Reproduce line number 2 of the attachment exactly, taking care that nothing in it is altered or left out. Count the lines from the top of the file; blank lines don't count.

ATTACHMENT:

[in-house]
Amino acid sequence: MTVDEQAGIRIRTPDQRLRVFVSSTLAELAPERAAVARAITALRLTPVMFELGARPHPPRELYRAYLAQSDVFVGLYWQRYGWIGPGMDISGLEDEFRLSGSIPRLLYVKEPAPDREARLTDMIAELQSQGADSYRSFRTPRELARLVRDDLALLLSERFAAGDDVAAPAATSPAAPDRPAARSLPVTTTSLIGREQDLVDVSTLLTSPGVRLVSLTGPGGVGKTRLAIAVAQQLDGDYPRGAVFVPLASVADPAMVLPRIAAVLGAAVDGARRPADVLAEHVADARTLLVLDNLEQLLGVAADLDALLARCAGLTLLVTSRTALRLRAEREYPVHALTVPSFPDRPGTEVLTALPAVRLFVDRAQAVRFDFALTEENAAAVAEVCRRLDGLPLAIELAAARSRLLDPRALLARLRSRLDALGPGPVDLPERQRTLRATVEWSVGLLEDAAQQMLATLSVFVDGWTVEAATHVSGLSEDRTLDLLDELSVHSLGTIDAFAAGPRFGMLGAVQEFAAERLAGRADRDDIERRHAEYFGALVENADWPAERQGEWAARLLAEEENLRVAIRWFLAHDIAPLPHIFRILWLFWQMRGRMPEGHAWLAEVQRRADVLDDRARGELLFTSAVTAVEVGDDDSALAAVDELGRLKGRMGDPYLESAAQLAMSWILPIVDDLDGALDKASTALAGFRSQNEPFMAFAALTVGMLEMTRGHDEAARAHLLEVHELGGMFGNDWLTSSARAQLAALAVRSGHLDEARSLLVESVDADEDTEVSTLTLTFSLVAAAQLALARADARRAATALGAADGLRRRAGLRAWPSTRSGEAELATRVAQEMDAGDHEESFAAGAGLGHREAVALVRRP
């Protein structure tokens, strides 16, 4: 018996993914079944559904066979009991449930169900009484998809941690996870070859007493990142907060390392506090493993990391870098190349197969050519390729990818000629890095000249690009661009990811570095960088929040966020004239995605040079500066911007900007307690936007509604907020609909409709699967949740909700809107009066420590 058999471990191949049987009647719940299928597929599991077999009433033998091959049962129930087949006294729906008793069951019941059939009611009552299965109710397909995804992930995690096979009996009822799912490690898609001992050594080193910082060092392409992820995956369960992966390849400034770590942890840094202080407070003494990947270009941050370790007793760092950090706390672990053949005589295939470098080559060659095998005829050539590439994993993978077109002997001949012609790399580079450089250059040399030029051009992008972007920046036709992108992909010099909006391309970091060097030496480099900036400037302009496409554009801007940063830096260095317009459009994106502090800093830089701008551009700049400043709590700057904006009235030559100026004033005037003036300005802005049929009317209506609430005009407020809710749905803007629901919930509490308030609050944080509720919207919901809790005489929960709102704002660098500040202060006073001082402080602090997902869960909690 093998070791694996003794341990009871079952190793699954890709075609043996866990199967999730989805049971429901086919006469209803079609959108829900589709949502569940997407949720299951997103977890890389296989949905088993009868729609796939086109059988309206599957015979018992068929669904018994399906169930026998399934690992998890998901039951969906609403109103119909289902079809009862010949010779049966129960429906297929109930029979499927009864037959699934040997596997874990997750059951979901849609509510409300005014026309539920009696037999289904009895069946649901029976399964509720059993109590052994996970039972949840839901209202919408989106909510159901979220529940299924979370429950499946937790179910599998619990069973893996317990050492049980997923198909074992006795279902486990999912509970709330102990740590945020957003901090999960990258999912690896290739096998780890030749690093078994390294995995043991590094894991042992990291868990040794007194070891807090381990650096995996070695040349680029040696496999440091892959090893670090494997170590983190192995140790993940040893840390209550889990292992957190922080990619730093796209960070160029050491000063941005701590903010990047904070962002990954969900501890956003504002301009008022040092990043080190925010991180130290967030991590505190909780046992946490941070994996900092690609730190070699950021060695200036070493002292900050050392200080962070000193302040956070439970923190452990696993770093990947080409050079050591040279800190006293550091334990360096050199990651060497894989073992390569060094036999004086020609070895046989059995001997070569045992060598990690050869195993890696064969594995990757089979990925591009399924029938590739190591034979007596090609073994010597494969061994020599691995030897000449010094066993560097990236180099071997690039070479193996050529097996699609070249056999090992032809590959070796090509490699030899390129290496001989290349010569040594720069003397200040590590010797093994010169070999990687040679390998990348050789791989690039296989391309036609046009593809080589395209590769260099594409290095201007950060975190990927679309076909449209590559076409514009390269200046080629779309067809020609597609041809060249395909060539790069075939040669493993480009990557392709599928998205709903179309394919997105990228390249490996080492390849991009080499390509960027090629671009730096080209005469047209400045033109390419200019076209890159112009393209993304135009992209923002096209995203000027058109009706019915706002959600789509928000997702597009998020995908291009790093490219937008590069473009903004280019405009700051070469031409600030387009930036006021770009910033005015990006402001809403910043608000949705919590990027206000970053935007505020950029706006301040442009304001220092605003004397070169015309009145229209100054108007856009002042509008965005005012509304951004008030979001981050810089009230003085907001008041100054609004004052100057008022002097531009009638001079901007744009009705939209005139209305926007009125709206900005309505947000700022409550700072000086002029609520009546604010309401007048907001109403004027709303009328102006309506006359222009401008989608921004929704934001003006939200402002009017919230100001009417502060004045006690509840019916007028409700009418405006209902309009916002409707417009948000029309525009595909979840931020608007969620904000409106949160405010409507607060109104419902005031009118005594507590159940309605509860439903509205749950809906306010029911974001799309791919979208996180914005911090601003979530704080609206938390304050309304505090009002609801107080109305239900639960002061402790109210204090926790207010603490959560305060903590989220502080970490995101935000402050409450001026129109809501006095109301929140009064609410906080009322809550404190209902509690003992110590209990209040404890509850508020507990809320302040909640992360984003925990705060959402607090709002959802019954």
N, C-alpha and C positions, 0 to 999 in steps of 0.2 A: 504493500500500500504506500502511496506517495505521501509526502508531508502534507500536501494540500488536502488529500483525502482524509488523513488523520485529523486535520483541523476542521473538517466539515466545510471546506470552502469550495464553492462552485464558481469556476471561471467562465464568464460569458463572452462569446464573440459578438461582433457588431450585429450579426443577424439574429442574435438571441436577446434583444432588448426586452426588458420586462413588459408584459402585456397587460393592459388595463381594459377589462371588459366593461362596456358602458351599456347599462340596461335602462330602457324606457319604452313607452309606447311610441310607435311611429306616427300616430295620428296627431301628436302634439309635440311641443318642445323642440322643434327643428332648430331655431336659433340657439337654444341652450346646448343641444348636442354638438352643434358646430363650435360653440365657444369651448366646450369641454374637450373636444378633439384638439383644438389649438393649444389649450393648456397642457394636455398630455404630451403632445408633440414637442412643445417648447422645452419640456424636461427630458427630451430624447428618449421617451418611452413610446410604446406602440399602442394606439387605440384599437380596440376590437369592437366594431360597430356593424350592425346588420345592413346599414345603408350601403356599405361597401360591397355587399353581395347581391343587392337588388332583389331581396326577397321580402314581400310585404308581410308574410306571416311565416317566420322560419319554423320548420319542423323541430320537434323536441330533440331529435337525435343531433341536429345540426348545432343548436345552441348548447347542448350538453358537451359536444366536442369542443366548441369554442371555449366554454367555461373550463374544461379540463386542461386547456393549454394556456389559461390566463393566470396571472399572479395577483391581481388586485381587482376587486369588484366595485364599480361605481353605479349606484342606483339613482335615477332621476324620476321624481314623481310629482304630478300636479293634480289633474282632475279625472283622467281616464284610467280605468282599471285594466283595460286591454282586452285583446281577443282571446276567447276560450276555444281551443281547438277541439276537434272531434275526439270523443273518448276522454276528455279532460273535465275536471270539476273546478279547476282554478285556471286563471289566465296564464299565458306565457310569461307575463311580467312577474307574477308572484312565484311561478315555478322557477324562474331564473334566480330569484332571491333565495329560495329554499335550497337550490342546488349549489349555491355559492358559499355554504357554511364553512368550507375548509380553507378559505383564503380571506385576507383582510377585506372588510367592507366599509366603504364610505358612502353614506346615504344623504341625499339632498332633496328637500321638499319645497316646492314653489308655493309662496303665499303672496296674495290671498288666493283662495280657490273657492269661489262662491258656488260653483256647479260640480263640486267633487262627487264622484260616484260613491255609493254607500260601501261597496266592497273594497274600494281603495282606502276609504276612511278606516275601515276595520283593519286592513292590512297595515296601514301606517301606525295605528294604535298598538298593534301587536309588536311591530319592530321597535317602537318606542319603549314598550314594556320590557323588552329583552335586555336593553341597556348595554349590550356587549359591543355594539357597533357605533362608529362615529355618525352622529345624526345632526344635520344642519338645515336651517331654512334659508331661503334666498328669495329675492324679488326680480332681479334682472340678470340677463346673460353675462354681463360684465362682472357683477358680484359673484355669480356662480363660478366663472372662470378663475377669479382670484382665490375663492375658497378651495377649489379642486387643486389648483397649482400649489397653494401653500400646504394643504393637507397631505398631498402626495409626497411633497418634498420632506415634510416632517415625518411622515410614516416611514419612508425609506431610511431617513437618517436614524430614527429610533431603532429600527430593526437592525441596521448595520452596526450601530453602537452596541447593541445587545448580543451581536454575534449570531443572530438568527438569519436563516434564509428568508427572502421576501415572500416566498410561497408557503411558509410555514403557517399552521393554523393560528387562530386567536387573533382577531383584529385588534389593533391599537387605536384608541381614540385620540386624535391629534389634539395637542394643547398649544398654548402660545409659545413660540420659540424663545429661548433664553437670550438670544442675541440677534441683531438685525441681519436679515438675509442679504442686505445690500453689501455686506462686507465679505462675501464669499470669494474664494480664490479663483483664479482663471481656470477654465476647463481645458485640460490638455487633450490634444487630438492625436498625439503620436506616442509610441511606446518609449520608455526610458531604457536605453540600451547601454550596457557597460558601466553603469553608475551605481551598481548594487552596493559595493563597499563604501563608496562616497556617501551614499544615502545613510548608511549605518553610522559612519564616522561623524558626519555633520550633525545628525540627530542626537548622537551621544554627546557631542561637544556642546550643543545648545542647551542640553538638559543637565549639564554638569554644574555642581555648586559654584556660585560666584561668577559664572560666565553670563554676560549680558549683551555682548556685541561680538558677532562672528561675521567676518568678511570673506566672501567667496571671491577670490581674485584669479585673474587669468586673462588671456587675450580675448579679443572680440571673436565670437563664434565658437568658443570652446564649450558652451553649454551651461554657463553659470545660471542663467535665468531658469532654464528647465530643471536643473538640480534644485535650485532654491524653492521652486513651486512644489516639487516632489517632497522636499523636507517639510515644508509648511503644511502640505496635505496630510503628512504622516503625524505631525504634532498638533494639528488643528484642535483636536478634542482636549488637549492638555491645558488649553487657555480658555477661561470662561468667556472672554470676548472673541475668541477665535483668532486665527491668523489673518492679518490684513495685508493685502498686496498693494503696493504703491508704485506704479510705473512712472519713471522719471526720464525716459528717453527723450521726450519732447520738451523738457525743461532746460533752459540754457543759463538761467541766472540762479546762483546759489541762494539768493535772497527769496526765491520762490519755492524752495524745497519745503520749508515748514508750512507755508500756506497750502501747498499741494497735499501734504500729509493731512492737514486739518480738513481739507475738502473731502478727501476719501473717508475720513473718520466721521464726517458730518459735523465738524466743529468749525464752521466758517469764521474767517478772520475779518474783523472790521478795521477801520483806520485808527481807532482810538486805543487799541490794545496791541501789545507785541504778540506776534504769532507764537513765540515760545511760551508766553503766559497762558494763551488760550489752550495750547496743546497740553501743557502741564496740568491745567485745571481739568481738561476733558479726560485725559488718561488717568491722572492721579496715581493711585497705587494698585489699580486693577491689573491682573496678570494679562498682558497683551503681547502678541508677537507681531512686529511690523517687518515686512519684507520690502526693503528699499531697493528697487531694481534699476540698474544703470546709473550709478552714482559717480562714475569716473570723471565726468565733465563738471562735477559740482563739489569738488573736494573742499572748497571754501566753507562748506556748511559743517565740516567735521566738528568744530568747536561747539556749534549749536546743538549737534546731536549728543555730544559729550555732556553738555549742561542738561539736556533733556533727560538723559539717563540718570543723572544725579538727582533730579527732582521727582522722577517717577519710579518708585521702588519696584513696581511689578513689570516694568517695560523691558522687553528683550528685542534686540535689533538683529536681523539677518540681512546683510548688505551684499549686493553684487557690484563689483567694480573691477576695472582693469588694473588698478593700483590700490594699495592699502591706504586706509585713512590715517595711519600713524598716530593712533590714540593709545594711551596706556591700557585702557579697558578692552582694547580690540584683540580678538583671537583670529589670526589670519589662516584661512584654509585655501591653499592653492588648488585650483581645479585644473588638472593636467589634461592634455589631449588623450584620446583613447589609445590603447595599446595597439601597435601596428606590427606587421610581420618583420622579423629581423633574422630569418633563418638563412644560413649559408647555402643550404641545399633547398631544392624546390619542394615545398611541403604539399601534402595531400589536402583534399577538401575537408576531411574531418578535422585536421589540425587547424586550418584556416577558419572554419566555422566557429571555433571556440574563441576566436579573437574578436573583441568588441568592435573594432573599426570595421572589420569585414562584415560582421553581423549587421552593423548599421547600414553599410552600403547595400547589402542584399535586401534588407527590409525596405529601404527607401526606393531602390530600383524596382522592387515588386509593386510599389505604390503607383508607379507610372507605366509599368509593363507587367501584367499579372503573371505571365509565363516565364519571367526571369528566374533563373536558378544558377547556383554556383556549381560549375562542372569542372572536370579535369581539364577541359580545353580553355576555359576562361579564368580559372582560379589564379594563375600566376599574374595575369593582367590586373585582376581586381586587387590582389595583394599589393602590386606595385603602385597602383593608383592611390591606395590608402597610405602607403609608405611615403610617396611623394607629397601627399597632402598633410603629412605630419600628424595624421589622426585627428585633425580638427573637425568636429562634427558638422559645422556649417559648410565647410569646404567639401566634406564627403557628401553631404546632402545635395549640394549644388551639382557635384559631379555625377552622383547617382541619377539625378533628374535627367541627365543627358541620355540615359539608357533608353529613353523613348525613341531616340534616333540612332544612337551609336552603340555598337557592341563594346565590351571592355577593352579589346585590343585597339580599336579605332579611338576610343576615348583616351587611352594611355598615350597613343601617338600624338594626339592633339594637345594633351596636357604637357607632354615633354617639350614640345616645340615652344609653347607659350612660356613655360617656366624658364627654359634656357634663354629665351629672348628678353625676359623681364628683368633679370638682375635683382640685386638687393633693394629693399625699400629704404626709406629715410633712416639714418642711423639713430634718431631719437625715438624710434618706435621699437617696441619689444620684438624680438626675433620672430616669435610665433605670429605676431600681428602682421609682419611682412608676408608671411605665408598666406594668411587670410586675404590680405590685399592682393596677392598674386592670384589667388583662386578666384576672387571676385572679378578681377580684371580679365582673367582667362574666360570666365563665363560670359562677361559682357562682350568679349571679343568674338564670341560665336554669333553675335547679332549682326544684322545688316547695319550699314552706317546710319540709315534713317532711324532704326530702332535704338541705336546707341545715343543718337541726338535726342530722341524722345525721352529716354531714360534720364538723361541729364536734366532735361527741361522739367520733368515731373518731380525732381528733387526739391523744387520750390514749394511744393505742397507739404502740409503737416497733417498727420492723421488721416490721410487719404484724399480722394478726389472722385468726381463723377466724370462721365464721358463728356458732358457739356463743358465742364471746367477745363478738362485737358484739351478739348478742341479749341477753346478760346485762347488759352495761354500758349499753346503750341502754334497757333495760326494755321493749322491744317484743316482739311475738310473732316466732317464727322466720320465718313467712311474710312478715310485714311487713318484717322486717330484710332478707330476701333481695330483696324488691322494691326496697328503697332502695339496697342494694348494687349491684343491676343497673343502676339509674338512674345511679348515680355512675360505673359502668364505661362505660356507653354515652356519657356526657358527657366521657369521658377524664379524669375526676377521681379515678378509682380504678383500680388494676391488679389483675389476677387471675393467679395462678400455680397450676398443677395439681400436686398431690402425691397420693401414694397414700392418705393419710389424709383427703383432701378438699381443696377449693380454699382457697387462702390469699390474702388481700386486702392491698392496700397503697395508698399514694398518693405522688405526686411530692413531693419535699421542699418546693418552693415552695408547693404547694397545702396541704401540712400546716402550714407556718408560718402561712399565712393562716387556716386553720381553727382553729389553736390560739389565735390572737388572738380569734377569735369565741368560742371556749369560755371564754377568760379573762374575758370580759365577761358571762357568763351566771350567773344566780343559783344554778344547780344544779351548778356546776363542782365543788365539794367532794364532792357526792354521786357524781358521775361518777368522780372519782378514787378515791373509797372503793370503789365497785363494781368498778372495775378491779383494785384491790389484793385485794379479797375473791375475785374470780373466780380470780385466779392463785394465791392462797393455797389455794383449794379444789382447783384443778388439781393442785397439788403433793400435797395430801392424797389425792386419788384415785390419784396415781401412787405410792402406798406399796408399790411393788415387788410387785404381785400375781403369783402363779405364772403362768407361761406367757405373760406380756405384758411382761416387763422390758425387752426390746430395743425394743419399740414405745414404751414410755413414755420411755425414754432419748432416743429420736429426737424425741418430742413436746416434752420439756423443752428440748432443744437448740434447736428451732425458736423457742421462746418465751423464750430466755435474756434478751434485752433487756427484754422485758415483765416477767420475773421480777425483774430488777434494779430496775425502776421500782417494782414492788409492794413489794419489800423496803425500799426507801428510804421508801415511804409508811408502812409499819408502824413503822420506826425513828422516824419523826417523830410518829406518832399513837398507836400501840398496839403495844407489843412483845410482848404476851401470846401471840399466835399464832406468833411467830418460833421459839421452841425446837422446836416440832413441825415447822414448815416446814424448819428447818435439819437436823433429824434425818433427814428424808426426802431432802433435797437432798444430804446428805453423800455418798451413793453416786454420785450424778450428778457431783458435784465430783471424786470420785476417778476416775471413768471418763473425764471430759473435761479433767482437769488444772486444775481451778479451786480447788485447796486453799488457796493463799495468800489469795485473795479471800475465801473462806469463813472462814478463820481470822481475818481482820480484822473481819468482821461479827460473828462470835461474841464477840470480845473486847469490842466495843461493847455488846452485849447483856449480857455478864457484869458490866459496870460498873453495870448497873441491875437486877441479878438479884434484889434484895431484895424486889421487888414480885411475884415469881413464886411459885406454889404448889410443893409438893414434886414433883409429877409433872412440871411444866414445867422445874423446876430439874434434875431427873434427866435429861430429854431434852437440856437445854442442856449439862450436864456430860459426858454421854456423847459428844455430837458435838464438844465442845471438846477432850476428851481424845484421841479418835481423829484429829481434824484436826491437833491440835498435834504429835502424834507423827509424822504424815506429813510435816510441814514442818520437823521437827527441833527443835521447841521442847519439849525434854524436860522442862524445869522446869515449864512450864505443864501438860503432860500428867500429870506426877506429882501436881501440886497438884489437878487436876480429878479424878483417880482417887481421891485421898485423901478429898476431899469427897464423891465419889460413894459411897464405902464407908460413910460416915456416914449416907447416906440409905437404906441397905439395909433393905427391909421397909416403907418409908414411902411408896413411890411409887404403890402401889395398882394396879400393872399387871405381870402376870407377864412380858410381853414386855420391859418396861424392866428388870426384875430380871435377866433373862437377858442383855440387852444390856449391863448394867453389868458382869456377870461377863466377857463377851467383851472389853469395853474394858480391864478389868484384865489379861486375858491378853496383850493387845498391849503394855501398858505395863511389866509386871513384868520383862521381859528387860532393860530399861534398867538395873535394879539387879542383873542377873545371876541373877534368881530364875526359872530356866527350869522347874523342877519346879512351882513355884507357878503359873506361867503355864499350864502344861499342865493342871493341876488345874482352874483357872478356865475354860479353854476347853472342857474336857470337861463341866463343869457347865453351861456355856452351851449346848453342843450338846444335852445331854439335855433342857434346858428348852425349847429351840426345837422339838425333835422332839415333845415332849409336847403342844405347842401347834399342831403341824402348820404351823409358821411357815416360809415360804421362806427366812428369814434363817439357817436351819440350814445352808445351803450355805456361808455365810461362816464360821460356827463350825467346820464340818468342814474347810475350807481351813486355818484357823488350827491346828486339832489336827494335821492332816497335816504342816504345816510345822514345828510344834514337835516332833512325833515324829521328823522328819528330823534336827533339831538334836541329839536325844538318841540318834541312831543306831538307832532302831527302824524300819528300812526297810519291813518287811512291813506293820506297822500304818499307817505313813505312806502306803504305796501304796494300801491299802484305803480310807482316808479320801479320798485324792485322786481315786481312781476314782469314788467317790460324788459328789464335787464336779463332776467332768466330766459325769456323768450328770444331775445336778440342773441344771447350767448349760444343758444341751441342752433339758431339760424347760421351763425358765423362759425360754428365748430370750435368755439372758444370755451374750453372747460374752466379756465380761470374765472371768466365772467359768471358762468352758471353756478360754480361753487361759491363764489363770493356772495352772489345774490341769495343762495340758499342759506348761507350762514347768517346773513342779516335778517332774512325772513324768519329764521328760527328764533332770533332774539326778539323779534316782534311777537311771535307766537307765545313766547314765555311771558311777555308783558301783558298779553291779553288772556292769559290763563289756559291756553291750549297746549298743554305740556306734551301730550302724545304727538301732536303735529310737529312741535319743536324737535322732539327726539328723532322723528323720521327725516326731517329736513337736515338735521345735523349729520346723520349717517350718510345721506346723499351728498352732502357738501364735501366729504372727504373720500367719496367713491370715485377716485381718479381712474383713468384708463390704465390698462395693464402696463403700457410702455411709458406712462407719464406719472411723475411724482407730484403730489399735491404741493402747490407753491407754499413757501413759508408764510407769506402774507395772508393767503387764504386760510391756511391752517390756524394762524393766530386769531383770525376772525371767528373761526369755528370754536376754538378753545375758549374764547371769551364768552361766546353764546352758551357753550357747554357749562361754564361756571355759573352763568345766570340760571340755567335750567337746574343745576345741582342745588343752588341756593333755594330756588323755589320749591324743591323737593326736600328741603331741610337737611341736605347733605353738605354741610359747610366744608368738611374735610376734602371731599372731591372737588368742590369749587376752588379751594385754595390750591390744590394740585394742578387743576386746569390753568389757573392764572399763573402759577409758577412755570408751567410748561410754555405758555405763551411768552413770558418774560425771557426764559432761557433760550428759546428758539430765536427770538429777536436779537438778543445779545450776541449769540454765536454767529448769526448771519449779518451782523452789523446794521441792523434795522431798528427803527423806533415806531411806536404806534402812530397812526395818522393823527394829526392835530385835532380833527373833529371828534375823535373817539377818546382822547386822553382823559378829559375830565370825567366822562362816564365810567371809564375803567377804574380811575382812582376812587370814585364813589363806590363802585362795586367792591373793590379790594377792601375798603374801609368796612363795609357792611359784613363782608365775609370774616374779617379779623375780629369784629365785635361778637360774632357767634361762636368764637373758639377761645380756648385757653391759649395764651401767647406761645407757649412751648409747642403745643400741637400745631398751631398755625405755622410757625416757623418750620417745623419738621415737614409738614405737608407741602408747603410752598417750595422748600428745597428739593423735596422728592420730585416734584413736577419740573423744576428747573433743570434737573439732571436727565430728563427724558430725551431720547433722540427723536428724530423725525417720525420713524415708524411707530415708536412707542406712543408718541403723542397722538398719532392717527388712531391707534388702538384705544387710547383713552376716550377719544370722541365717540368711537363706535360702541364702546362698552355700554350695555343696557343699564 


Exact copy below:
Amino acid sequence: MTVDEQAGIRIRTPDQRLRVFVSSTLAELAPERAAVARAITALRLTPVMFELGARPHPPRELYRAYLAQSDVFVGLYWQRYGWIGPGMDISGLEDEFRLSGSIPRLLYVKEPAPDREARLTDMIAELQSQGADSYRSFRTPRELARLVRDDLALLLSERFAAGDDVAAPAATSPAAPDRPAARSLPVTTTSLIGREQDLVDVSTLLTSPGVRLVSLTGPGGVGKTRLAIAVAQQLDGDYPRGAVFVPLASVADPAMVLPRIAAVLGAAVDGARRPADVLAEHVADARTLLVLDNLEQLLGVAADLDALLARCAGLTLLVTSRTALRLRAEREYPVHALTVPSFPDRPGTEVLTALPAVRLFVDRAQAVRFDFALTEENAAAVAEVCRRLDGLPLAIELAAARSRLLDPRALLARLRSRLDALGPGPVDLPERQRTLRATVEWSVGLLEDAAQQMLATLSVFVDGWTVEAATHVSGLSEDRTLDLLDELSVHSLGTIDAFAAGPRFGMLGAVQEFAAERLAGRADRDDIERRHAEYFGALVENADWPAERQGEWAARLLAEEENLRVAIRWFLAHDIAPLPHIFRILWLFWQMRGRMPEGHAWLAEVQRRADVLDDRARGELLFTSAVTAVEVGDDDSALAAVDELGRLKGRMGDPYLESAAQLAMSWILPIVDDLDGALDKASTALAGFRSQNEPFMAFAALTVGMLEMTRGHDEAARAHLLEVHELGGMFGNDWLTSSARAQLAALAVRSGHLDEARSLLVESVDADEDTEVSTLTLTFSLVAAAQLALARADARRAATALGAADGLRRRAGLRAWPSTRSGEAELATRVAQEMDAGDHEESFAAGAGLGHREAVALVRRP